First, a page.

Xan Miniatures
Now, I saw the news on TMP that Xan Miniatures had released a number of British Line Infantry packs and I got very excited. While his figures are generally not a perfect match height or build wise with Mr Barton's, his French Legere have the same sense about them (I think his Legere skirmishing pack is simply excellent) - so I had high expectations with the British.

So, how are they? Well, overall, they are very good - anatomically correct with facial detail nicely suggested, the packs and blanket rolls look the right size (possibly a tad large in the context of the size of the figure but not unduly so), the water bottle looks a touch small on one or two figures to me. On a couple of figures the cross belt sculpting is a little too fine but still workable. While the figures are anatomically correct in the sense everything is in proportion a number of figures that have the legs extended also have the torso at an angle to the line of march (so left leg extended to the front, right leg trailing about to be brought forward, and the torso facing to the right at an angle) - which isn't how I walk.

The only issue with flash was that a good proportion of figures had flash between the plume and the musket but this was easily cleared with a little care and a sharp knife. Unlike AB these figures have the musket joined to the side of the head and shako - where the join occurs there is the risk of a bit of difficulty concealing this when painting the figure, but as the shako will be black I don't think it will be a problem.

My big problem with these figures (and generally with the French figures too) is that Xan have taken the OG approach to bases so, instead of the big square base you get on an AB figure, the bases vary in size and are just big enough for the feet of the figure to meet the ground. What this means is that on some figures the bases are very small - so you will need something fairly industrial to stick the figures to your stand without them coming loose again.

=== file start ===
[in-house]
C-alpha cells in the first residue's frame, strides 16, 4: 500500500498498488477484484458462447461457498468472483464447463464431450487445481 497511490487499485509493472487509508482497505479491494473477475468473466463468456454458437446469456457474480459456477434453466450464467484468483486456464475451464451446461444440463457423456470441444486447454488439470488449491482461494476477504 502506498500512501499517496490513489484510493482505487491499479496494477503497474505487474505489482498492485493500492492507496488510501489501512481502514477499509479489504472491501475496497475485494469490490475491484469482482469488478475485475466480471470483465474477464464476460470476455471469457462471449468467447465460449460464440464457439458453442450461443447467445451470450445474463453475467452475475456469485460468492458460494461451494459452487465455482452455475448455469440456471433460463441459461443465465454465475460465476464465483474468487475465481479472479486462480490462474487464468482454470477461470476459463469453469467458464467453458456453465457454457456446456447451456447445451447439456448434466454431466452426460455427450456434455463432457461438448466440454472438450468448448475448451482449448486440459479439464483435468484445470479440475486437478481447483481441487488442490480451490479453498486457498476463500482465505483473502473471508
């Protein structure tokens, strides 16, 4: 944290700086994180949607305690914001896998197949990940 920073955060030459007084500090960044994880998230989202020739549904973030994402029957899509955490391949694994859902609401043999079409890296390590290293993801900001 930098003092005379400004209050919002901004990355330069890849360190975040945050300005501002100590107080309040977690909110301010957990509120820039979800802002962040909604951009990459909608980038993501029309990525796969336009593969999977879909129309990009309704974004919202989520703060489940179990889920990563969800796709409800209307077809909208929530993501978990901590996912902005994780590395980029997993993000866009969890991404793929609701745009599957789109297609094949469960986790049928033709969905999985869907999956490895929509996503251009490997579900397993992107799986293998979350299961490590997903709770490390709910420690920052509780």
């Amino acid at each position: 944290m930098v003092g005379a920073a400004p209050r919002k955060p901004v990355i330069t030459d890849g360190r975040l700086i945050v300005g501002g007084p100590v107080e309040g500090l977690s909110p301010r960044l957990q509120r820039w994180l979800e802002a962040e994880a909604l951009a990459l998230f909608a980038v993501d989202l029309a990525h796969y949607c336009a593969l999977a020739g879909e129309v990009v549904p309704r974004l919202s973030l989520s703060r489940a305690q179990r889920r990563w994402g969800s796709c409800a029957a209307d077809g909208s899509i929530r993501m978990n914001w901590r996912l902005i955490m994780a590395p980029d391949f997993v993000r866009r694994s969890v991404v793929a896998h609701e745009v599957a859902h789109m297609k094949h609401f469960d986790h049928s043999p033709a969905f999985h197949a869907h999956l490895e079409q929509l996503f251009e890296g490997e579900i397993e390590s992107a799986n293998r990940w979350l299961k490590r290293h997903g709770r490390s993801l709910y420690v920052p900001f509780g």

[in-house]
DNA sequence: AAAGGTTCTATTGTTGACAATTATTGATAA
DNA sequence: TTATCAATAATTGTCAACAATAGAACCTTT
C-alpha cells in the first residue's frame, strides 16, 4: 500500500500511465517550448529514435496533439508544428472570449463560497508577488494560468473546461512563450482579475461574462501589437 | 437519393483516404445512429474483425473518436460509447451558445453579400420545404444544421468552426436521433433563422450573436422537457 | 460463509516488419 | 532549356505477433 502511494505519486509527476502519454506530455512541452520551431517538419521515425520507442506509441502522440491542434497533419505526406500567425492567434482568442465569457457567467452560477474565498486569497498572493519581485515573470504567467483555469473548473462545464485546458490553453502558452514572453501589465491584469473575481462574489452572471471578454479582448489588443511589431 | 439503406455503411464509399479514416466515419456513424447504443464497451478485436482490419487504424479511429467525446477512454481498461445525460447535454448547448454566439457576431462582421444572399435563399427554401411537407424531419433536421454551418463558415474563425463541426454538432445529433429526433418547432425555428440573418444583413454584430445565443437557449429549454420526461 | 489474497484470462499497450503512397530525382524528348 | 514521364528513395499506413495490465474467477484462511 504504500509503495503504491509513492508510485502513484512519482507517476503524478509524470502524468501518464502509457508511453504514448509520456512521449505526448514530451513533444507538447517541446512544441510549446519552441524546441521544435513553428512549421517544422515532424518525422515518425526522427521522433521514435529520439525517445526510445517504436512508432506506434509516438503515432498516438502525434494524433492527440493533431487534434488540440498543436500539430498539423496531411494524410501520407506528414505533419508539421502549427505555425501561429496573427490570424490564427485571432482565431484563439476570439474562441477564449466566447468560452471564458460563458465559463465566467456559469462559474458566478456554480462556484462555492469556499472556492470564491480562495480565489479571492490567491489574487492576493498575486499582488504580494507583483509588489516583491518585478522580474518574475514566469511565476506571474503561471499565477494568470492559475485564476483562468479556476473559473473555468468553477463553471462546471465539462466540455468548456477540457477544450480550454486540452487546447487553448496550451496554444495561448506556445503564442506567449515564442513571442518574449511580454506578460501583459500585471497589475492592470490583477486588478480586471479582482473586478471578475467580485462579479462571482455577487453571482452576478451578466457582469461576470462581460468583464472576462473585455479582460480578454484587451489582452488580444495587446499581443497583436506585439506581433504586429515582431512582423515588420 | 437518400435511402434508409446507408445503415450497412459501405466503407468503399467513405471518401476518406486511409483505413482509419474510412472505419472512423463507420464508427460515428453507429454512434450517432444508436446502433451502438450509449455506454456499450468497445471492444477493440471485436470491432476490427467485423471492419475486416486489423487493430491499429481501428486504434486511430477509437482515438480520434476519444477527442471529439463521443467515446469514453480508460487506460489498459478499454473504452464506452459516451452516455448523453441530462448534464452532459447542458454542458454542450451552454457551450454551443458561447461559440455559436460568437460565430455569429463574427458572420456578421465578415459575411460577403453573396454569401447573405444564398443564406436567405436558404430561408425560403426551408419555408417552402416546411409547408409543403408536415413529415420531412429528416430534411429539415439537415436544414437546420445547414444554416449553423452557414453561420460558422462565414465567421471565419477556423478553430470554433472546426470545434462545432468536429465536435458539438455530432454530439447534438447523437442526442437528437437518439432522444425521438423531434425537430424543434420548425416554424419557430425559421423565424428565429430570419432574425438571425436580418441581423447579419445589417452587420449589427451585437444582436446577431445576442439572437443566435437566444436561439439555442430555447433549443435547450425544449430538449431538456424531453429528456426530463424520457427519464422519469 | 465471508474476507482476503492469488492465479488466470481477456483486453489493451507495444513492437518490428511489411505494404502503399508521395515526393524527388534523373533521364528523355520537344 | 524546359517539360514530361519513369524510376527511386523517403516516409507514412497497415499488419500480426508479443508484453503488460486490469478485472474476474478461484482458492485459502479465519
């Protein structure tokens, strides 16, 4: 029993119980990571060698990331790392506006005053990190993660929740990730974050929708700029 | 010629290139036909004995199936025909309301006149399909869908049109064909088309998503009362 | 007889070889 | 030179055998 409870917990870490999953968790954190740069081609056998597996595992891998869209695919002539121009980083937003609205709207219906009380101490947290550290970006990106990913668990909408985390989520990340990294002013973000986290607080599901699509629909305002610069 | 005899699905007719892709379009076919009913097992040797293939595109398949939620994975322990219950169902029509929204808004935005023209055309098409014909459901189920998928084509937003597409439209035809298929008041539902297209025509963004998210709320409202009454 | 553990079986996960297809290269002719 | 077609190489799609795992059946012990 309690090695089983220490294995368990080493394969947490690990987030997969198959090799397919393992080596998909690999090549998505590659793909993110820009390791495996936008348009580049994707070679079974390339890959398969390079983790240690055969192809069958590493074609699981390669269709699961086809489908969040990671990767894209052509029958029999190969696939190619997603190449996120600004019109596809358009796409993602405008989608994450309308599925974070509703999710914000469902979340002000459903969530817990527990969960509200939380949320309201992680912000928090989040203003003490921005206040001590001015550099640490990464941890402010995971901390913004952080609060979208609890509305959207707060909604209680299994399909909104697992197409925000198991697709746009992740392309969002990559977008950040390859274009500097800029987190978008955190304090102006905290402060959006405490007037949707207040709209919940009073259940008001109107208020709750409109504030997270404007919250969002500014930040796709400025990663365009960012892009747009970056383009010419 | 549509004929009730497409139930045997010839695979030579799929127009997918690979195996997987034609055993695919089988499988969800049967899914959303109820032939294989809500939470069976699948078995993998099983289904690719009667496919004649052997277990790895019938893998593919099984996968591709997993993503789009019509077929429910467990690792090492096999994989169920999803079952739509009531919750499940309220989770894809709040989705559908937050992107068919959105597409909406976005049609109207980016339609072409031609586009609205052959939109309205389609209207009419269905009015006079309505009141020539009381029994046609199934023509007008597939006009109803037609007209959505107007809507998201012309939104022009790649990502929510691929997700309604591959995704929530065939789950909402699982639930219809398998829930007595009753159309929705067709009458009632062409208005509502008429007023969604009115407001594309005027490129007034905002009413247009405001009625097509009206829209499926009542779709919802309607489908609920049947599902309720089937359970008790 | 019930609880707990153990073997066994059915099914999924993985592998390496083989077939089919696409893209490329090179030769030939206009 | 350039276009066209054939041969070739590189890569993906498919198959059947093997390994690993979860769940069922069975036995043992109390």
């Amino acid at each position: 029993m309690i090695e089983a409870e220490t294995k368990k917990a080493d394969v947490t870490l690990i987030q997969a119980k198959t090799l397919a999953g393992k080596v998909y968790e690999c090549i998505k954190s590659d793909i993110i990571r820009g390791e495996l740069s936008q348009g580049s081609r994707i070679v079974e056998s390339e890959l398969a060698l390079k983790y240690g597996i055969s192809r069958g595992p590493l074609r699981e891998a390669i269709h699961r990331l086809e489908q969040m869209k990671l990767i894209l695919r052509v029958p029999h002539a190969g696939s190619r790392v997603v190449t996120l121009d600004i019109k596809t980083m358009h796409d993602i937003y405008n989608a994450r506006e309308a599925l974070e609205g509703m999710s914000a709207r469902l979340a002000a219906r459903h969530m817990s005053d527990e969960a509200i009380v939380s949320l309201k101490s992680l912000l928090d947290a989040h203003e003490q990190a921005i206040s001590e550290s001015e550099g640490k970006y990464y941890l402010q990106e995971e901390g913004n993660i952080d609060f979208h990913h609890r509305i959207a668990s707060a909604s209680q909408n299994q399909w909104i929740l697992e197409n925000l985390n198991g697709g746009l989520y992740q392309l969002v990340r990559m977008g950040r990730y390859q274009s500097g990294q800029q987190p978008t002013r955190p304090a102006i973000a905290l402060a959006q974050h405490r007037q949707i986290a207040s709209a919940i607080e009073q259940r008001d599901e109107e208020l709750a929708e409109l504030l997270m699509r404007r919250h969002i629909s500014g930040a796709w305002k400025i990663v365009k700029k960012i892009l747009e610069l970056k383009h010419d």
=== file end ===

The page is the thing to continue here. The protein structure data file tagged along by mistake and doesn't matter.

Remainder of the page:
One figure in NB2 (like CGM, Xan packs their figures in eight figures per pack with four variants included twice) is bareheaded and has a bandage wrapped over an earlier injury. It is well done but I'd have preferred a figure in forage cap to be honest (I think the bandaged head wound is both a bit of a cliche and that, given battlefield surgery of the time, not many guys would walk away from a head injury).

I had one niggle though - the shako looks too tall to me - it certainly looks taller and thinner than AB, Blue Moon or CGM (all of which look fairly similar to one another). So I embarked on some research.

I got out my ruler and the Xan figures look to be about 16 mm from foot to eye, perhaps 17mm to the top of the head - the figure with the bandaged head is 18mm to the top of the head - but if you look at the picture he looks tall compared to the others. So, if one assumes a 1/100 scale (risky I know) these chaps are remarkably average for the British Army of the time - the bulk of recruits were between 5 feet six inches and five feet eight inches tall (five feet seven inches is 1.70m - so 17 mm at 1/100 - 1mm = 4 inches in real life).

Measuring the shako height it looks to be between 3 and 4 millimetres tall and two millimetres across at the crown - this translates at 1/100 to about 12 inches tall and eight inches across at the top. Looking at Mr Franklin's book on British Napoleonic Uniforms he says that the stovepipe shako introduced in 1800 should be "some eight inches tall and seven inches broad at the top" - he also says a couple of paragraphs further on that "the improved second version of this shako was introduced for wear by other ranks about 1806. It was a lighter pattern, made of felt and slightly shorter, being about eight or nine inches high with a top diameter of seven inches" (my emphasis in italics). I've seen other statements that suggest the shako got shorter as time went on. So something seems a little awry with Mr Franklin's suggestion about the 1800 pattern shako, I think.